Permian Basin

Definition - What does Permian Basin mean?

The Permian Basin is an area which includes some segments of US state of Texas and southeastern part of New Mexico. Due to the Permian geologic period, the area has the thickest deposits of rocks around the world. Its width ranges from 250 to 300 miles and the depth can extend up to 250 miles from the surface. According to a survey, the production of crude oil was increased from 850,000 barrels per day to 1,350,000 barrels per day in 2013.

Petropedia explains Permian Basin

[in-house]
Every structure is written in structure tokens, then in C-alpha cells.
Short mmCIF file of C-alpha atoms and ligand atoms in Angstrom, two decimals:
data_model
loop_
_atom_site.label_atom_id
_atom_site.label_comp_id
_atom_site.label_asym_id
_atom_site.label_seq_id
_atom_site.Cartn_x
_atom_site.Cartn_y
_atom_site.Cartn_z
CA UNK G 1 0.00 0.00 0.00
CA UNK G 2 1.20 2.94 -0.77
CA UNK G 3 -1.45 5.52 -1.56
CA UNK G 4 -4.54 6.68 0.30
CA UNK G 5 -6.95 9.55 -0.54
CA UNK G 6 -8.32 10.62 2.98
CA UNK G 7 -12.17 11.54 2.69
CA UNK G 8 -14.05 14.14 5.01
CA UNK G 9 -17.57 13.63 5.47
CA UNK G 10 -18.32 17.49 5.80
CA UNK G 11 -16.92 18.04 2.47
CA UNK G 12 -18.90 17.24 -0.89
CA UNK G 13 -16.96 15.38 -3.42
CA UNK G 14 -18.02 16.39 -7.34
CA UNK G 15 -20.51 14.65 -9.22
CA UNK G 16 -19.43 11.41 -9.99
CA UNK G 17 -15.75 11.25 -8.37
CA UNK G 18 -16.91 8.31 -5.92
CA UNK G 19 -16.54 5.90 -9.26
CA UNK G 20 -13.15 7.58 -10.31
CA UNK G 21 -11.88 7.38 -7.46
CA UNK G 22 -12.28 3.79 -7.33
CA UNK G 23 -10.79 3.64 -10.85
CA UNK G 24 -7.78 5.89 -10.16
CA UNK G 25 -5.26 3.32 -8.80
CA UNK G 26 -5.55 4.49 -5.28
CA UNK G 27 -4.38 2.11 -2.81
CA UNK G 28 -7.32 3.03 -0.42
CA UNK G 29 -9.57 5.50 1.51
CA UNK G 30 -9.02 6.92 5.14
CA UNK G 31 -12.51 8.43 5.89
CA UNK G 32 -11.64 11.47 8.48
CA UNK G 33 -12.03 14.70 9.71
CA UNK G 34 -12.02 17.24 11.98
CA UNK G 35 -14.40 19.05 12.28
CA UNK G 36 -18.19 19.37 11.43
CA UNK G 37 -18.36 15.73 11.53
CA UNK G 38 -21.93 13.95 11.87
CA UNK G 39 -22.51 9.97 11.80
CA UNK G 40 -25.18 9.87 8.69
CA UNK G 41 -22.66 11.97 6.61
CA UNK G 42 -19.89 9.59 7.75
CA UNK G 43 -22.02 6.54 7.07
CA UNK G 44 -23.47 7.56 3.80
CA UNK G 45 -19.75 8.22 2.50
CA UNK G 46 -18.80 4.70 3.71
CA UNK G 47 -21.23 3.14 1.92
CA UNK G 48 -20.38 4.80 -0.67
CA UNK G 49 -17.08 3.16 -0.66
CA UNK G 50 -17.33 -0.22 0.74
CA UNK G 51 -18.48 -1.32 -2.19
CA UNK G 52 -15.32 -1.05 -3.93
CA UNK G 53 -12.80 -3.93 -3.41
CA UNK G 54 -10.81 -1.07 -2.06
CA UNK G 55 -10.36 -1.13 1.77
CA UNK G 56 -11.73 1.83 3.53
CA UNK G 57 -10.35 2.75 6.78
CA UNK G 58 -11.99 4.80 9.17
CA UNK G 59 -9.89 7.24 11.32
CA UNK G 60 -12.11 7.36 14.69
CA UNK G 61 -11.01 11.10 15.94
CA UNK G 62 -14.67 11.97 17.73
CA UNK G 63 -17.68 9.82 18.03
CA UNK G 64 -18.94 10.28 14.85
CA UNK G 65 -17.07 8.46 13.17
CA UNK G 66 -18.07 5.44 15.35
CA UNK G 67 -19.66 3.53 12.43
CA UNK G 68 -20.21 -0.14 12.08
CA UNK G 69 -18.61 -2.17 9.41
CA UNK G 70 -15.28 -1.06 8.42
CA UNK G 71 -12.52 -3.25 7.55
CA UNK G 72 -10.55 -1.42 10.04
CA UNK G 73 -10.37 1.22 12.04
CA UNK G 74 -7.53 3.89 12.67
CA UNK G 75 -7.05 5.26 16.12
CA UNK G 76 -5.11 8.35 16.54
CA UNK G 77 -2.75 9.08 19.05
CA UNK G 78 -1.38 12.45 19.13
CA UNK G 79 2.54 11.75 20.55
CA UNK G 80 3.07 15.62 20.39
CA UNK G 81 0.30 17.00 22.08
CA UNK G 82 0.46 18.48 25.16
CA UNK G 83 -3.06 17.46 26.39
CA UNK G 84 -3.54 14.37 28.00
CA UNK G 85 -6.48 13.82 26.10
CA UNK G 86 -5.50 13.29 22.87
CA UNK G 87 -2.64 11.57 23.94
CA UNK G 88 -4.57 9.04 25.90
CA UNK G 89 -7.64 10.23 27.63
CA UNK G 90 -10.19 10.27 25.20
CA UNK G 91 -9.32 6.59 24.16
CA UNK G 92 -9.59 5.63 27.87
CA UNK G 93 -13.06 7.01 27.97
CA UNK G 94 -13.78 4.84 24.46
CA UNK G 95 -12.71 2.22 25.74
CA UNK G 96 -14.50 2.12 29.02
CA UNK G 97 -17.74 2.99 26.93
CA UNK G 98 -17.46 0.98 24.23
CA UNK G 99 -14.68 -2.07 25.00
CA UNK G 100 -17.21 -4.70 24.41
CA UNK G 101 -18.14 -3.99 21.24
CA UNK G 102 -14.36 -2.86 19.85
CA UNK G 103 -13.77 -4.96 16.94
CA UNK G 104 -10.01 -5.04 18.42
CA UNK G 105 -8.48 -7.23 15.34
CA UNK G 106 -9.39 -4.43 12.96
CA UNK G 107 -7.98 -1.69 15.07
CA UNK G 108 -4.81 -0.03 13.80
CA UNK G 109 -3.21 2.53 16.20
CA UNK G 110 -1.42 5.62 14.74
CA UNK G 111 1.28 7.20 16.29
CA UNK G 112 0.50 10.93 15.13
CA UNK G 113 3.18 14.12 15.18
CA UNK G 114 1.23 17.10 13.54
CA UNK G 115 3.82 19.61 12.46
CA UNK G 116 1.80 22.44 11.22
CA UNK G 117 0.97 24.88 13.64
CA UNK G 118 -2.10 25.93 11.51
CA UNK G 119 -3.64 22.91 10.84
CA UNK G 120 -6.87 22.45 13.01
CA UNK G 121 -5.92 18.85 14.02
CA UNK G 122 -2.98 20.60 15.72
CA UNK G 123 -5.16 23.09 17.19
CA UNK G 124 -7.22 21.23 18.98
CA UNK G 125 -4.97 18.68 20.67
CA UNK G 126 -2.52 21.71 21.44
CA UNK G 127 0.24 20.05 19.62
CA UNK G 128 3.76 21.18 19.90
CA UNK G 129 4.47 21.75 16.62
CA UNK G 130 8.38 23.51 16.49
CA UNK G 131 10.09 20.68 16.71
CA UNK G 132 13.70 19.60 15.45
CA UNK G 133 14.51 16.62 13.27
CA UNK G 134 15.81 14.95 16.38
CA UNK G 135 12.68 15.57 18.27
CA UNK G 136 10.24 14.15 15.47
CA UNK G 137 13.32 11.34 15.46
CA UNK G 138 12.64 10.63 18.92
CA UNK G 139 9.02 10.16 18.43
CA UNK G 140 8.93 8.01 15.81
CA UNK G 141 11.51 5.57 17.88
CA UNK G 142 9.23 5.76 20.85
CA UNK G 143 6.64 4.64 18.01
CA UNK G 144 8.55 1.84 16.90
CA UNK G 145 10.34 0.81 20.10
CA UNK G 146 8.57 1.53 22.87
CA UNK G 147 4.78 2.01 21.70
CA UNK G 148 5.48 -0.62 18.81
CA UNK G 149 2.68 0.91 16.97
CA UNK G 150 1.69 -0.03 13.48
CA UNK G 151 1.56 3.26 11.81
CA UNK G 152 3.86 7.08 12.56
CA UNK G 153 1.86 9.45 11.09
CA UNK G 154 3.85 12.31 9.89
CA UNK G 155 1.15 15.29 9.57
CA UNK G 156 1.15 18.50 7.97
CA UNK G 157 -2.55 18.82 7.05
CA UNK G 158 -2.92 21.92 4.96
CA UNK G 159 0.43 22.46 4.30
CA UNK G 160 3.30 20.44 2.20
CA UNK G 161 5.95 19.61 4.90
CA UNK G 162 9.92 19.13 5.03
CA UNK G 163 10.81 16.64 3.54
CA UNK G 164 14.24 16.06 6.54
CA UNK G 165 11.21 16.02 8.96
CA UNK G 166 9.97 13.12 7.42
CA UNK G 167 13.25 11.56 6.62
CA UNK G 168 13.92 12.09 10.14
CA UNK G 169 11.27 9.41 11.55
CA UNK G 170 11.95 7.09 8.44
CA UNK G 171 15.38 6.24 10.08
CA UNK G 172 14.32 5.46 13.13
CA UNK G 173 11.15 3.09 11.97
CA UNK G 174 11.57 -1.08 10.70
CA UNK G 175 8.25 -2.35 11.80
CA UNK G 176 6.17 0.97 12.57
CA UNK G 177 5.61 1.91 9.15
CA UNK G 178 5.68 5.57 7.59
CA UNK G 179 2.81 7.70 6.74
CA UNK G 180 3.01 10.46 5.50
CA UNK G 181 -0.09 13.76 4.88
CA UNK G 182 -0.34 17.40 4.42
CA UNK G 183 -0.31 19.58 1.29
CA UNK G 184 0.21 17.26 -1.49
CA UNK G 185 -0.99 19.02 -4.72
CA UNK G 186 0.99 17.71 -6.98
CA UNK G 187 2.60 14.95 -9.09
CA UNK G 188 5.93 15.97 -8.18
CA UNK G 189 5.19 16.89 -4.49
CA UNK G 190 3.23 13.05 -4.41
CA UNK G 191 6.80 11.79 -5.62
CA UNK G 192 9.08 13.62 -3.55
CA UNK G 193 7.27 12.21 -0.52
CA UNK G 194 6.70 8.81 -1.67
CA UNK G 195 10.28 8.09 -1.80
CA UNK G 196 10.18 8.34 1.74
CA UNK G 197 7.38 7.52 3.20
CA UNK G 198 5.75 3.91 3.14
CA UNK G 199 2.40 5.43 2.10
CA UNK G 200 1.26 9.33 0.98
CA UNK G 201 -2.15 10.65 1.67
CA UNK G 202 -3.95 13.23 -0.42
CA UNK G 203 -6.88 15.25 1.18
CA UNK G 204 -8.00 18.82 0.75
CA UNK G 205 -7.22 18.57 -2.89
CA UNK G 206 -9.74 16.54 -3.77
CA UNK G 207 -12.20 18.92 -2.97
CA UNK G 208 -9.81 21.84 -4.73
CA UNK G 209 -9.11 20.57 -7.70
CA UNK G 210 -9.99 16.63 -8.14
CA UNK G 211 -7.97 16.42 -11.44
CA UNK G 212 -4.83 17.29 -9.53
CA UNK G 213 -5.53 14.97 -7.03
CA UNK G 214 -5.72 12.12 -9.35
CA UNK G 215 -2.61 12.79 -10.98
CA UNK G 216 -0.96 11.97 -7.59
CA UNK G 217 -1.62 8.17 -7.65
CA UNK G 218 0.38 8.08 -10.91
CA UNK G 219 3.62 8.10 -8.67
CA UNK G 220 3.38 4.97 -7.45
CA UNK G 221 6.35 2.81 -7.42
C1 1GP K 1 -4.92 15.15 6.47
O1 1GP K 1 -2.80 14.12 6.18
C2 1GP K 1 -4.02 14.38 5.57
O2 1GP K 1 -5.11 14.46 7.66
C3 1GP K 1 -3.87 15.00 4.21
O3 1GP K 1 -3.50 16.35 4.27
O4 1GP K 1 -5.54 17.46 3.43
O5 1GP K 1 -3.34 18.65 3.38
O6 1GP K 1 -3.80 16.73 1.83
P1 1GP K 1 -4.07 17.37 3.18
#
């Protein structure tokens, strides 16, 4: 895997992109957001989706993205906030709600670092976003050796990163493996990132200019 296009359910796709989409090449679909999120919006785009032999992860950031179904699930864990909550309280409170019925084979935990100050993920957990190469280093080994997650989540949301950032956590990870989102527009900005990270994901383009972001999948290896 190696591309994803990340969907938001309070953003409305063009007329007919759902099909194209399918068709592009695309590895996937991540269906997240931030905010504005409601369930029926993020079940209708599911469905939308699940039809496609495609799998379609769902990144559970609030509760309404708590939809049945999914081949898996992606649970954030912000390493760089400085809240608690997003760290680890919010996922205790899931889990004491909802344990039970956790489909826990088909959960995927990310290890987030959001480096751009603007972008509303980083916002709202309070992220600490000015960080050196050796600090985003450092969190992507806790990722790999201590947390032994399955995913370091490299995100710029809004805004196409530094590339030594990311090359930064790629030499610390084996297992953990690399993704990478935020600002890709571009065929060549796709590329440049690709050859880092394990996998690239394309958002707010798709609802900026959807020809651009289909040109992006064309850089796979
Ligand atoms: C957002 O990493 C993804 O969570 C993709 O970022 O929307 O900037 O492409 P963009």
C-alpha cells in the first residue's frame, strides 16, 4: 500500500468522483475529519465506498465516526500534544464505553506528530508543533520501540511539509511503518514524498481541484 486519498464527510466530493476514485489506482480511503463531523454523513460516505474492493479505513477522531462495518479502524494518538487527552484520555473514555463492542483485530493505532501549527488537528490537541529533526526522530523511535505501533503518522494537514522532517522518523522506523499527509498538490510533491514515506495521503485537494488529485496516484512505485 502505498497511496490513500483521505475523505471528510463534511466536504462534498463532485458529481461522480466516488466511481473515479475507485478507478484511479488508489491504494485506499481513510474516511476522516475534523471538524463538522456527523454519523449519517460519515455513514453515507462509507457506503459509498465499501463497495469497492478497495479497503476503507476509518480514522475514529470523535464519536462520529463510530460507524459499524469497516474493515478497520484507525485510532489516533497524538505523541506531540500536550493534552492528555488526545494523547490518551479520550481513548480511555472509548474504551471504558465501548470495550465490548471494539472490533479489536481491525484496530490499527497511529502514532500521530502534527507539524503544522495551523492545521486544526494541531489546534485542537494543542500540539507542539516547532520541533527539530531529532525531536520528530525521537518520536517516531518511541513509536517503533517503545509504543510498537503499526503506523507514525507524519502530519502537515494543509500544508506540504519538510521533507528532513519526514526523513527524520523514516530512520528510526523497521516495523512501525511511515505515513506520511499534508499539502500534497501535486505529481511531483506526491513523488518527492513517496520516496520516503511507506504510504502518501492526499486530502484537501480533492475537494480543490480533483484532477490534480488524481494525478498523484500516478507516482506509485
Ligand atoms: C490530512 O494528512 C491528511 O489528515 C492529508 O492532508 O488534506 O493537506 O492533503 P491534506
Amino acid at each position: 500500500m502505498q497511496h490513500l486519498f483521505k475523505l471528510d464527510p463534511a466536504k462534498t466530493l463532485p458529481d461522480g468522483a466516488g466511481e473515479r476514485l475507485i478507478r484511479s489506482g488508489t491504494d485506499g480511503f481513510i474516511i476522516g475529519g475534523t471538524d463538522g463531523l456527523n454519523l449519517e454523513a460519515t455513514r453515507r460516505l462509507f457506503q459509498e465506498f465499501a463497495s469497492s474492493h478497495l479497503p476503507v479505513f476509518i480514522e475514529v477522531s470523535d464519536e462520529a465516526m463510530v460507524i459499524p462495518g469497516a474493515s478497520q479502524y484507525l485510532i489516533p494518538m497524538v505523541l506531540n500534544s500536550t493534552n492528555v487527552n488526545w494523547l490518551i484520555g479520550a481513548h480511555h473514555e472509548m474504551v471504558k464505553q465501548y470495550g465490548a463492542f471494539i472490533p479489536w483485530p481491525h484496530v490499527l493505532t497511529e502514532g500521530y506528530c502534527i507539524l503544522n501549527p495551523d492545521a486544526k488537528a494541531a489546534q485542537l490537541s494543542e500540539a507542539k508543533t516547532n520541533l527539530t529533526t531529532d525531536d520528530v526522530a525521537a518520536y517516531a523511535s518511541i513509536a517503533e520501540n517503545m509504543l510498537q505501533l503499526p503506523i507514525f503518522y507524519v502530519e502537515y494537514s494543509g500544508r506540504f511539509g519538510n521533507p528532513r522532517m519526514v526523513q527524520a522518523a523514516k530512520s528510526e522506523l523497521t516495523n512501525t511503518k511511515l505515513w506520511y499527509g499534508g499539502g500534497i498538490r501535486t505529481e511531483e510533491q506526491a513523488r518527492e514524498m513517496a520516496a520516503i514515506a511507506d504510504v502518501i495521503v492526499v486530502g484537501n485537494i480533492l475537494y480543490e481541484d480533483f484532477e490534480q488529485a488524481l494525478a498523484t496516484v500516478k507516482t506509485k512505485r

Being a resource potential region, the Permian Basin has reignited various industry activities. The basin is one of the largest oil and natural gas producing areas. With the increase in oil production, the area has concentrated in low permeability formations namely, Glorieta, Wolfcamp, Spraberry, Yeso, Delaware and Bonespring formations. It is divided into three major halves, i.e., the Marfa basin, Delwara basin and the Midland basin. The production of oil and gas is done by using two main techniques, i.e., hydraulic fracturing and horizontal drilling. The Permian Basin is highly influenced by climate, sea level, and salinity.

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